It’s a universally accepted truth: Giving brings joy to both the giver and the recipient. So, when it comes to gifting your estate to family members, why wait until you’re no longer around to reap the benefits? If you give to your children or grandchildren now, you’ll see the relief on their faces after they pay down or pay off debt. You’ll get to hear about—and possibly share in—memorable life experiences or travels. You’ll feel fulfilled knowing you helped them out when you could.
If gifting money to your children or grandchildren is part of your estate plan, here are a few reasons why it might make sense to get started sooner rather than later.
First, make sure you’re comfortable with the amount you have.
If you’re retired, you’ve likely been focused on saving for decades. It can feel awkward to go against this mindset, especially if you’re on a fixed income. Hence, the number one rule in gifting: Make sure you’re comfortable with your finances before you even think about gifting.
Gain insight into your family members’ spending habits.
You can gift up to $15,000 per year per individual before a federal gift tax return filing is required. (U.S. married couples can gift up to $15,000 each to an individual for a total of up to $30,000.) But this doesn’t mean you have to max out your gifting amount each year. In fact, gifting smaller amounts to family members over time has its advantages. Seeing how your children or grandchildren spend the money provides you with insight into how they might spend their inheritance later. That said, remember their priorities might not be your priorities.
Keep your estate below the Minnesota estate tax exemption.
Although Minnesota doesn’t have a gift tax, it does have a $3 million estate tax exemption ($6 million for married couples if proper estate planning is done). Although $3 million sounds like a substantial amount, it isn’t all that difficult to reach when you factor in the value of property, life insurance, retirement plans, and savings accounts. The federal estate tax exemption is $11 million ($22 million for married couples) and is to reset back to $5 million ($10 million for married couples) the end of 2025. (Federal is inflation adjusted.)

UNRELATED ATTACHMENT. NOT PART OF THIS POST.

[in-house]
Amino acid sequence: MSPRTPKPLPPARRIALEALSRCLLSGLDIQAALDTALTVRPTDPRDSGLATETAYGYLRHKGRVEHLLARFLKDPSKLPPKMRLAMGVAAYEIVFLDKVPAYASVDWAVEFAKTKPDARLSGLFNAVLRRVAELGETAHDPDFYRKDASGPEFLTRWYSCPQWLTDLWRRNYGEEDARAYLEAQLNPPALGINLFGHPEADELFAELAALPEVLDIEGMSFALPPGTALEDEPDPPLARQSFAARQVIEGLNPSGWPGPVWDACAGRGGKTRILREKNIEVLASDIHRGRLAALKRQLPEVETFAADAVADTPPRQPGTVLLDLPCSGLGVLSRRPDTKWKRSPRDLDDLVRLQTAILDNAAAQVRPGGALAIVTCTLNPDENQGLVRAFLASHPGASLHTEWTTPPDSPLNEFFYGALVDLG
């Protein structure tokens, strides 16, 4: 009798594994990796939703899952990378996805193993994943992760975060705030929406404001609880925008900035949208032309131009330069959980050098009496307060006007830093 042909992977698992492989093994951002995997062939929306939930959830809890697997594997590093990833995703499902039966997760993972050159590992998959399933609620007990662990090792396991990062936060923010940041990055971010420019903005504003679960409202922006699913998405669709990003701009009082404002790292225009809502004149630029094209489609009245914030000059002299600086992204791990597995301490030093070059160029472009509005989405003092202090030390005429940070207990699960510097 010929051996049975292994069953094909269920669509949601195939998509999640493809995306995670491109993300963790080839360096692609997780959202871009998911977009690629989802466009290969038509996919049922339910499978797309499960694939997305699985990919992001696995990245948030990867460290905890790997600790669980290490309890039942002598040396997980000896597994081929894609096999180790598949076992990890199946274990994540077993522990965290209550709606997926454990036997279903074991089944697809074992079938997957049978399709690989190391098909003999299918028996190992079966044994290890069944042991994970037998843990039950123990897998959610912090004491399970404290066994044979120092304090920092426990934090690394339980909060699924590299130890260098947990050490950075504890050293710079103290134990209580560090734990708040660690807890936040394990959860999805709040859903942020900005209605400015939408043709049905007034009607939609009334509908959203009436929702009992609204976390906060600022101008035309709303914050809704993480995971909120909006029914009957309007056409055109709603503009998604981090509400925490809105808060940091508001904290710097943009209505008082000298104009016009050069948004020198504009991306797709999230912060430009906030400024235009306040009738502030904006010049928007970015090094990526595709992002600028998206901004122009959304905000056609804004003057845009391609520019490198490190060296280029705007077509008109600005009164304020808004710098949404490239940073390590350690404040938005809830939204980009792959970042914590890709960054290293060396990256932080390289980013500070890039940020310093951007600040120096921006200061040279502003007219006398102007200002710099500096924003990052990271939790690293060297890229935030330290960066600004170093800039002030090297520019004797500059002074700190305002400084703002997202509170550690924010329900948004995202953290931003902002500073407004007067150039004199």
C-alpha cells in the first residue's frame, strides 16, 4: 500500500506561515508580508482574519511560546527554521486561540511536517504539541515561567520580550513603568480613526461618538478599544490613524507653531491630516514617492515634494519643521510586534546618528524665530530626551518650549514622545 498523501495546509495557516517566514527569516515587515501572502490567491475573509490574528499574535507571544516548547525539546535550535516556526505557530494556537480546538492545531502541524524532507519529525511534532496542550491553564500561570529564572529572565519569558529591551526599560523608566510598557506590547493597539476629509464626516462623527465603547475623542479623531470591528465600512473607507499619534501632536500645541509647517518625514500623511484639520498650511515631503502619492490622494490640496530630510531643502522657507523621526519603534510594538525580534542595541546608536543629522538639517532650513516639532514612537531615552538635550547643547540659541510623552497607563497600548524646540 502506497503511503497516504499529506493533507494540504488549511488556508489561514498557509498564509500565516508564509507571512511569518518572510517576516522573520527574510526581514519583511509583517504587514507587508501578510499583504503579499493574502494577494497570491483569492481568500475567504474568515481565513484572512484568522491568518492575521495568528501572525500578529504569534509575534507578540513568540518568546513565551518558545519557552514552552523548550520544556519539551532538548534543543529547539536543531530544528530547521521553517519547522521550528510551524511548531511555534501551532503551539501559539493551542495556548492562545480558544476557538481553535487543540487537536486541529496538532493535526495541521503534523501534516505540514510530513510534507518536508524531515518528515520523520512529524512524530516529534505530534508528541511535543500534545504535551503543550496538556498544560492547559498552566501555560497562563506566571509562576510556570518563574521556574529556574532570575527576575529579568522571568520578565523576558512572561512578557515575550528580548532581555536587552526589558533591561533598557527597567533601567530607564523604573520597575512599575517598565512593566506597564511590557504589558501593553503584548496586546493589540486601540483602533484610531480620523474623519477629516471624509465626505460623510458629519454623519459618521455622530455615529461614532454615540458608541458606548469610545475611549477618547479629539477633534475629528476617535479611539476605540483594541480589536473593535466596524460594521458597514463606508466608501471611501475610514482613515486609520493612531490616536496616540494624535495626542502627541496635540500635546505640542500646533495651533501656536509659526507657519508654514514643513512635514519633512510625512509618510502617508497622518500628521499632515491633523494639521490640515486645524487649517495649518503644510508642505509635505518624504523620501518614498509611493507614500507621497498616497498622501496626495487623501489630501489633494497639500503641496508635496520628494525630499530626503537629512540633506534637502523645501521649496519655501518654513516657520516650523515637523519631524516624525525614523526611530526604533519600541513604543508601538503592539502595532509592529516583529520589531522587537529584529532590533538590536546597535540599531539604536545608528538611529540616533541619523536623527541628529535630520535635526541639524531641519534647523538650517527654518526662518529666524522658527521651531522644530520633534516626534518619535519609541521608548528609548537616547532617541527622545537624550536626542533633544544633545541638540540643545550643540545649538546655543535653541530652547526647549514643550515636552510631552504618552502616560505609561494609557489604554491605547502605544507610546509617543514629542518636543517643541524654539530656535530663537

Minnesota also has what’s known as a “claw-back” provision. This means taxable gifts in the three years prior to your death will be pulled back into your estate. The state will include this clawed-back amount when calculating your estate value. The question becomes: Do you want to your government or your family members to get your money? If you prefer the latter, it’s wise to begin the gifting process as soon as possible.
If you wait until you’re, say, age 85, your children could be ready to retire themselves. But if your kids are at the stage in life where they’re raising kids of their own, making mortgage payments, and paying off student debt, now may be the time where an influx of cash could greatly improve their quality of life.
What’s more, if you wish to help your children or grandchildren out with medical or education expenses, you should keep this in mind: Certain medical and education expenses, if paid directly by you, do not count toward the $15,000 per individual annual gifting limit.
Think through your gifting options.
Although gifting money to family members sooner rather than later has its benefits, a gift should never be made on a whim. Putting extra thought into how you’ll go about this important task can help to amplify the joy for all parties involved. At JAK, we understand gifting is a highly personal decision. We’re here to guide you through the process, help you determine the right timing, and connect you to professionals who can put your plan into place. If you have questions or would like to explore your gifting options, contact us today.